Tim Gray, director of the Housatonic River Initiative, pushed for chemical and biological technologies to break down the PCBs in the river.
LENOX, Mass. — Why is this even being negotiated?
That's what many of the residents along the Rest of the River corridor rhetorically asked Monday night in regards to the cleanup of PCBs in the Housatonic River.
Mediator John Bickerman has been brought in to help reach a compromise between the U.S. Environmental Protection Agency and General Electric regarding the final section of the river that needs to be cleaned up.
Bickerman led a public forum at Lenox Memorial Middle and High School on the matter in hopes to come up with new ideas for the cleanup.
"I initially was involved three years ago and that process didn't go anywhere," Bickerman said. "I think there is a potential for compromise that is better than right now."
Bickerman said the sides haven't come to any specific proposals since mediation began in earnest after Labor Day. He said once there is a potential plan, he'll be back at public meetings sharing it and digging into the details. For now, he hopes to brainstorm ways to move forward.
But residents along the corridor questioned why?
The EPA had previously released a plan for the clean up that many thought didn't go far enough. GE challenged that plan and, under appeal, a provision requiring the polychlorinated biphenyls the company dumped into the river during its Pittsfield heyday to be shipped out of state was questioned.
The EPA's proposed $613 million cleanup isn't a full dredging, leaving many of the cancer-causing chemicals in the water but capped, and there was little consideration for using chemical or biological means to break what is left down.
That led many to feel shortchanged in the EPA's decision and now the appeal threatens to make it even less palatable to residents.
"What is in front of us is the compromise. That has been done and GE is just trying to wear everybody out," said Narain Schroeder of Berkshire Natural Resources Council.
EPA officials said they are still working on answering the appeal in hopes their plan will stick. But at the same, they are also pursuing mediation.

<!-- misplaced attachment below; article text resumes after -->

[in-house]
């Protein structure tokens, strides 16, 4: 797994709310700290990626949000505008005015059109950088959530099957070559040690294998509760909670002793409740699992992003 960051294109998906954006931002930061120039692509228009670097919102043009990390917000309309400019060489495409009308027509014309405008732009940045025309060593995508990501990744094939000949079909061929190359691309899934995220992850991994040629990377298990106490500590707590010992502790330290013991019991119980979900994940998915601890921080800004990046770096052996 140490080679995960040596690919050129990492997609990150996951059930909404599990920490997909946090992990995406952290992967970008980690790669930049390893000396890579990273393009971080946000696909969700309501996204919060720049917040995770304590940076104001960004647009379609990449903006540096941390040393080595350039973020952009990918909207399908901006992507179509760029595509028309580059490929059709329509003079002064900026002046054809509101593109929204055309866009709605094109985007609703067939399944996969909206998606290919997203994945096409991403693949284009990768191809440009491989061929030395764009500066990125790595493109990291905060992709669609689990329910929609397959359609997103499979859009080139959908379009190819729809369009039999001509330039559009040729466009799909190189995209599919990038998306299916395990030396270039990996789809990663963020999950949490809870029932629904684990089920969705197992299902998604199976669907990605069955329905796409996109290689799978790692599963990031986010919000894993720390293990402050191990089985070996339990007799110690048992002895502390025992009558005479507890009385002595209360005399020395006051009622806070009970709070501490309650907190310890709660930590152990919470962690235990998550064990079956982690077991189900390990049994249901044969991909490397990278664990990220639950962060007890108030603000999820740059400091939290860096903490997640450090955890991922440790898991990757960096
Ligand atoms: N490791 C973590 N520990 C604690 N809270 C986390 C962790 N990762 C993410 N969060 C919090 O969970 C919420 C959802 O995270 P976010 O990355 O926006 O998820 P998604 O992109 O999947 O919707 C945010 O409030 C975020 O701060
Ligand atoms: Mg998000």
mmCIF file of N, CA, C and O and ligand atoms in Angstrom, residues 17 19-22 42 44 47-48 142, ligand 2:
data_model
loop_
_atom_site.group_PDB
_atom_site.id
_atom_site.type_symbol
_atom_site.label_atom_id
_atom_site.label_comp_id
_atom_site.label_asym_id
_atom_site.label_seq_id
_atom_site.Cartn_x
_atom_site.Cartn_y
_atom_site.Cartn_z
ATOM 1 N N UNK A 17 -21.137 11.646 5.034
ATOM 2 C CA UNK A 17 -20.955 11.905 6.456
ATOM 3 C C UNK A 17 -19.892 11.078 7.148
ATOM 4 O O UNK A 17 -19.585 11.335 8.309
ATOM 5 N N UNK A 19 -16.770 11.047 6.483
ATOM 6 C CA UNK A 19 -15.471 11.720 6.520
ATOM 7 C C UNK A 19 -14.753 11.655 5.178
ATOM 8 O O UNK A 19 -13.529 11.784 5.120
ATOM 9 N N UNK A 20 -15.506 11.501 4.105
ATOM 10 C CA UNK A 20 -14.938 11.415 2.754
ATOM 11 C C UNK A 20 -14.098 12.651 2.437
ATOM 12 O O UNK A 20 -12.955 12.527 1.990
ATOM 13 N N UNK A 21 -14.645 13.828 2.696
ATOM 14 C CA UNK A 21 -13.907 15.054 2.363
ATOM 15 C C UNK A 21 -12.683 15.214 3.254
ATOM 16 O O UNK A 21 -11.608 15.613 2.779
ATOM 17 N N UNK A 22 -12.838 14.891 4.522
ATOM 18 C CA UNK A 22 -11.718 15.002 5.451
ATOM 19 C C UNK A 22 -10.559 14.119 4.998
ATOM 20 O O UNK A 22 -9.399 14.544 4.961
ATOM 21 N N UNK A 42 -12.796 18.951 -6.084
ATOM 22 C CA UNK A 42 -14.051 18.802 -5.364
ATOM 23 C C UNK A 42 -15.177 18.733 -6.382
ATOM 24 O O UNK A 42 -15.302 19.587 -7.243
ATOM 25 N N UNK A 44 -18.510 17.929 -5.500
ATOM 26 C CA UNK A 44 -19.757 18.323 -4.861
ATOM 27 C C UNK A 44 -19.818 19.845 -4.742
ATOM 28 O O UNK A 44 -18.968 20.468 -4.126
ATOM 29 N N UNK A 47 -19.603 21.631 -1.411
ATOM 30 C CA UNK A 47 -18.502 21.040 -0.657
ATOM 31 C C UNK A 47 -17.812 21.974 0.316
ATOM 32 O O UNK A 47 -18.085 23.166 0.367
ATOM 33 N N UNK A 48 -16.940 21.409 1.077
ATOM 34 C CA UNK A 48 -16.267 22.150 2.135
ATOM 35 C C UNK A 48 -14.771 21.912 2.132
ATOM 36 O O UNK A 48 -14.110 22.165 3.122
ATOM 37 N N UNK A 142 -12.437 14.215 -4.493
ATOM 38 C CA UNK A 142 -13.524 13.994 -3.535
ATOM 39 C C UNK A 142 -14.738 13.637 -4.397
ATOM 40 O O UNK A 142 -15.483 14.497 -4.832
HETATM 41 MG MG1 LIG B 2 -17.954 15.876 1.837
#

"Our goal for the mediation is simply to see if there is a solution everyone can agree with consistent with the consent decree that can lead to a faster and better clean up," said Tim Conway of the EPA.
Pittsfield resident Valerie Anderson said she hopes whatever comes out of mediation isn't going to lead to a toxic waste dump in the county.
"I hope the towns don't accept dirty money from GE in exchange for letting them put another toxic waste dump in Berkshire County," Anderson said. "Our community has a disproportionate amount of toxic waste dumps already."
The cleanup plan for the center of Pittsfield included the creation of Hill 78 and Building 74, two toxic waste dumps inside the city's boundaries. Anderson added that under another former GE building, a brook was simply rerouted away from the chemicals, creating a third in the city of Pittsfield.
The EPA had considered three options for waste sites in south county, all of which residents hotly oppose. Many at Monday's meeting said the locations made no sense because the sites were located right along the river.
With a show of hands, it appeared nearly all of the audience was against considering having a dump site in the county.
Others continued to push for chemical or biological means to break down the PCBs. As Lenox Selectman Warren Archey put it, "if you can make it, you can break it."
"I would like to see chemical and biological neutralizes on the river this time rather than make a big mess," he said.
Tim Gray, director of the Housatonic River Initiative, said with so many PCBs being left in the river in the proposed plan, why bother?
He said a similar cleanup was done in the Hudson River and years later environmental officials are back at the table looking for more to be cleaned. He sees the EPA's plan as putting the residents in the same position. He added that the EPA's plan leaves sensitive areas contaminated. And now, there is a chance that the soil gets dumped right next to the river.